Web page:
Retailers, restaurateurs gird for debates

When it comes to New Hampshire’s retailers, perhaps the biggest issue coming up in the 2005 New Hampshire Legislature is the strong possibility of an increased cigarette tax, endorsed by the new governor. But there are several minor issues that also concern owners of small stores as well as restaurants.

The New Hampshire Retail Grocers Association will be closely watching a proposal from Rep. Richard Morris, R-Seabrook, to require the sale of fire-safe cigarettes, which employ a technology that extinguishes a lit cigarette if it isn’t being smoked.

“This is a specific attempt to save a life, period,” he said. Morris went on to add that he might support a tax break for such cigarettes to make the measure more acceptable to merchants.

“The concern we have is the product is more expensive and is in limited supply, and it would stop people from coming across the border to New Hampshire,” said John Dumais, president and CEO of the Retail Grocers Association.

Morris also is proposing a bill – inspired by similar legislation in Russia – that would require food handlers to carry a passport-sized health record, signed off by some medical authority, to assure employers that they don’t have a serious communicable disease.

Both the employer and employee would chip in and pay for the program.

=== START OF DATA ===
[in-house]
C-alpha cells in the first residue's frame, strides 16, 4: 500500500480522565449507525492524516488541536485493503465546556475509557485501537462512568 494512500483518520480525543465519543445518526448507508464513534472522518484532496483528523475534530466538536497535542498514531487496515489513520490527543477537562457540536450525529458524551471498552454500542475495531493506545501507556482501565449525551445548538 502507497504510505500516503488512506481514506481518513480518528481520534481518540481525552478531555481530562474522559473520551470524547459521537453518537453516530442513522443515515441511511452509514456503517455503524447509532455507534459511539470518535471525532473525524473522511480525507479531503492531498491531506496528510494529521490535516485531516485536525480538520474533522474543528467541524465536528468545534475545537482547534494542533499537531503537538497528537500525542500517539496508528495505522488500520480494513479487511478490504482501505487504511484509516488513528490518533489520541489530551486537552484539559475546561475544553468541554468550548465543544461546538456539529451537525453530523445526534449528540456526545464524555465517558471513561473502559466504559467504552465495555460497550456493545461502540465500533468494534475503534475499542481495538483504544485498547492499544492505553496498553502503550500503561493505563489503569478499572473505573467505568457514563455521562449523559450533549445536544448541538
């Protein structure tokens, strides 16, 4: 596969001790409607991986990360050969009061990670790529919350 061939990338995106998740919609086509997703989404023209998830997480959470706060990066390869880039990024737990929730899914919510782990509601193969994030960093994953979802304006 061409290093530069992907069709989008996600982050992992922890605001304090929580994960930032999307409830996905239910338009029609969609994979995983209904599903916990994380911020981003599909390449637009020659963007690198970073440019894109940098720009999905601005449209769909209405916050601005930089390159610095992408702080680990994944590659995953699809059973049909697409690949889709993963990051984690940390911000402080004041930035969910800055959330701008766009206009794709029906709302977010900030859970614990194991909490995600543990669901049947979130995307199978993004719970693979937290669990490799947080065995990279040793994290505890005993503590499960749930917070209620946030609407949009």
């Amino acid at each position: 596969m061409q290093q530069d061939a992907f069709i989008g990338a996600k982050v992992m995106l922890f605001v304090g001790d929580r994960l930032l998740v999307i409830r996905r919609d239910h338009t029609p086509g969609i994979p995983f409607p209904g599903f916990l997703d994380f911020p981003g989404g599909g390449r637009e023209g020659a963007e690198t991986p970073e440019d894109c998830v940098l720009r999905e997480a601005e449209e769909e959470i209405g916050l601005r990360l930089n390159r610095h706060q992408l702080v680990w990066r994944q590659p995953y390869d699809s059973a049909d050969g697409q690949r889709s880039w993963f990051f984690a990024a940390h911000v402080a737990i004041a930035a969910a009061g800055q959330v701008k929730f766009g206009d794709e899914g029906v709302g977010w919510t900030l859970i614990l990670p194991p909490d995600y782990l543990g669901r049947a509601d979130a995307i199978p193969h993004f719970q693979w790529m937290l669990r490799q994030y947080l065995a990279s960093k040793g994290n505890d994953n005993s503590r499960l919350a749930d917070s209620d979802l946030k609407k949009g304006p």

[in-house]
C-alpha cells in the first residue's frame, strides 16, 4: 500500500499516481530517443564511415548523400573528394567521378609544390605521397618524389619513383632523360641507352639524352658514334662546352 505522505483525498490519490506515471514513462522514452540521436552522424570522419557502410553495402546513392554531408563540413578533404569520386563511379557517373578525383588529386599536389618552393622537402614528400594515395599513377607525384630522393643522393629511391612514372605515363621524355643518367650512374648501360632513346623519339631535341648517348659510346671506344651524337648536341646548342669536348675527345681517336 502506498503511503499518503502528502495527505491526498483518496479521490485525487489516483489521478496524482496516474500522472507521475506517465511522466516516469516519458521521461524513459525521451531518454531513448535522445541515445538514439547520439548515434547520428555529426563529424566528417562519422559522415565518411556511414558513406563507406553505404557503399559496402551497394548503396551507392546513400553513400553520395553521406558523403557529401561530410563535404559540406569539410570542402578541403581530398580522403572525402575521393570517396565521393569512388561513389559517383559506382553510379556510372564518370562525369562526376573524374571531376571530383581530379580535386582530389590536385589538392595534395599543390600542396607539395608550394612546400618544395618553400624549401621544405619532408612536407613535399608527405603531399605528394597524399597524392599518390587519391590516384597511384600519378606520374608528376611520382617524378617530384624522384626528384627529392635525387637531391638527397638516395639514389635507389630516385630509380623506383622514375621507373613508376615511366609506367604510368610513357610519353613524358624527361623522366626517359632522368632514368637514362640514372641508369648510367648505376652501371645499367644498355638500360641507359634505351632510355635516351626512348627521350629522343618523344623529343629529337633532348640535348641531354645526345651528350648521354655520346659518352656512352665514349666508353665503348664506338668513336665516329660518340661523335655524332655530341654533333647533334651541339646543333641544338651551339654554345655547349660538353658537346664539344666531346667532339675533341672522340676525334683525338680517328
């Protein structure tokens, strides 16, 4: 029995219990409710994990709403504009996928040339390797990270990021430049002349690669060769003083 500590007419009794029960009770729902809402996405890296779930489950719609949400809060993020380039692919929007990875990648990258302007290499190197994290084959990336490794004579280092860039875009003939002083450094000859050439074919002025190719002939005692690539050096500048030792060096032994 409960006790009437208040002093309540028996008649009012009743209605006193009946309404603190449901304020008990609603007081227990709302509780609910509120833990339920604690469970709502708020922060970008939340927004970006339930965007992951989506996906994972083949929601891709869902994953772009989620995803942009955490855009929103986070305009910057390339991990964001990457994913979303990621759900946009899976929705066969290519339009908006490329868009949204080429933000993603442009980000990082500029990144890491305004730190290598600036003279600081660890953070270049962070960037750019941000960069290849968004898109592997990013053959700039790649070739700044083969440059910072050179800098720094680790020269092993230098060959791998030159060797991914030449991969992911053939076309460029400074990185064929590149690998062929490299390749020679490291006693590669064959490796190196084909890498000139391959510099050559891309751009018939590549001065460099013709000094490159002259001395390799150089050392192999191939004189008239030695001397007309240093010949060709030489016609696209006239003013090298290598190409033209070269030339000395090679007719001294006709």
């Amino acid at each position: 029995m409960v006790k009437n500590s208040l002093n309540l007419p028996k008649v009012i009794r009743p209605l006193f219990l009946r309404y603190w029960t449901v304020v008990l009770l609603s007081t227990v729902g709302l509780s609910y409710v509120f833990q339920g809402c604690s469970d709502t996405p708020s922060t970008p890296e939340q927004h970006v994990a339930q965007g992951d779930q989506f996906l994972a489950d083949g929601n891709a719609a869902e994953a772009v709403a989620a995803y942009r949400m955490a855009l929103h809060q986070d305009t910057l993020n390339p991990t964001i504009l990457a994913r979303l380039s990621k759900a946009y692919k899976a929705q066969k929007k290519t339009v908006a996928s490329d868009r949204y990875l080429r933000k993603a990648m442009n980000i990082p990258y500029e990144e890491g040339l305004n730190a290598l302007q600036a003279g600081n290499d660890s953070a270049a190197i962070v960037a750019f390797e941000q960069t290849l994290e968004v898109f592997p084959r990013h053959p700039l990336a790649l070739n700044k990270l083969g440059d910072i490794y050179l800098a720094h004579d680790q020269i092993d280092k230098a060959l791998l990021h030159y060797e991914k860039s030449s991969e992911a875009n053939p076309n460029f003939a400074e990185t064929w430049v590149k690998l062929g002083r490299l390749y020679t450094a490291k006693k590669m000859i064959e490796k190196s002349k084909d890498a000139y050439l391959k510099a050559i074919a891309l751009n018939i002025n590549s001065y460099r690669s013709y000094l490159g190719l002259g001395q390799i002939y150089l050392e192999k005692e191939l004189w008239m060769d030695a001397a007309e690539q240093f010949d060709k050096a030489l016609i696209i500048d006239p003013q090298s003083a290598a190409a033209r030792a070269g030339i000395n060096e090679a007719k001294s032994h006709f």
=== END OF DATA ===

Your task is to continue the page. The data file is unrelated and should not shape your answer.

While he expects some restaurants to oppose the idea, other fast-food establishments might sign on to clean up the industry’s image.

“It’s a lot more progressive to look at this in the long haul,” said Morris.

Retail stores that specialize in clothing are taking a hard look at a bill from Rep. Howard “Crow” Dickinson, R-Conway, concerning devices woven into clothing to track inventory. Dickinson is worried that devices might be used to track people, or to find out what they purchased or how much they spent on their outfit.

“I think that is ridiculous,” said Nancy Kyle, president of the Retail Merchants Association of New Hampshire. “Who is going to pay thousands of dollars and who is going to care what you are carrying in your shopping bag?”

Dickinson said that he no longer wants to ban the tracking devices, but he just wants the consumer to be notified that they are there.

Finally, there are several new bills that could affect another form of high-tech retailing: advertising over the Internet.

Rep. Roy Maxfield, R-Loudon, would outlaw spyware, a secret software program installed on an unknowing user’s computer. Such software not only can grind a computer to a near halt, it’s an invasion of privacy, Maxfield said.

Similarly Morris’ bill would go after spam: unwanted e-mail that can choke an inbox. However, Morris’ bill would require state and local government computers to come up with anti-spam software. It’s not an attempt to ban spam, he said.

And Dickinson has a measure that would prohibit anyone from publishing a cell phone directory. Those that wish can put their cell phone in the regular white pages, he said, but cell phones are different.

“When someone calls you, you get charged,” he said.

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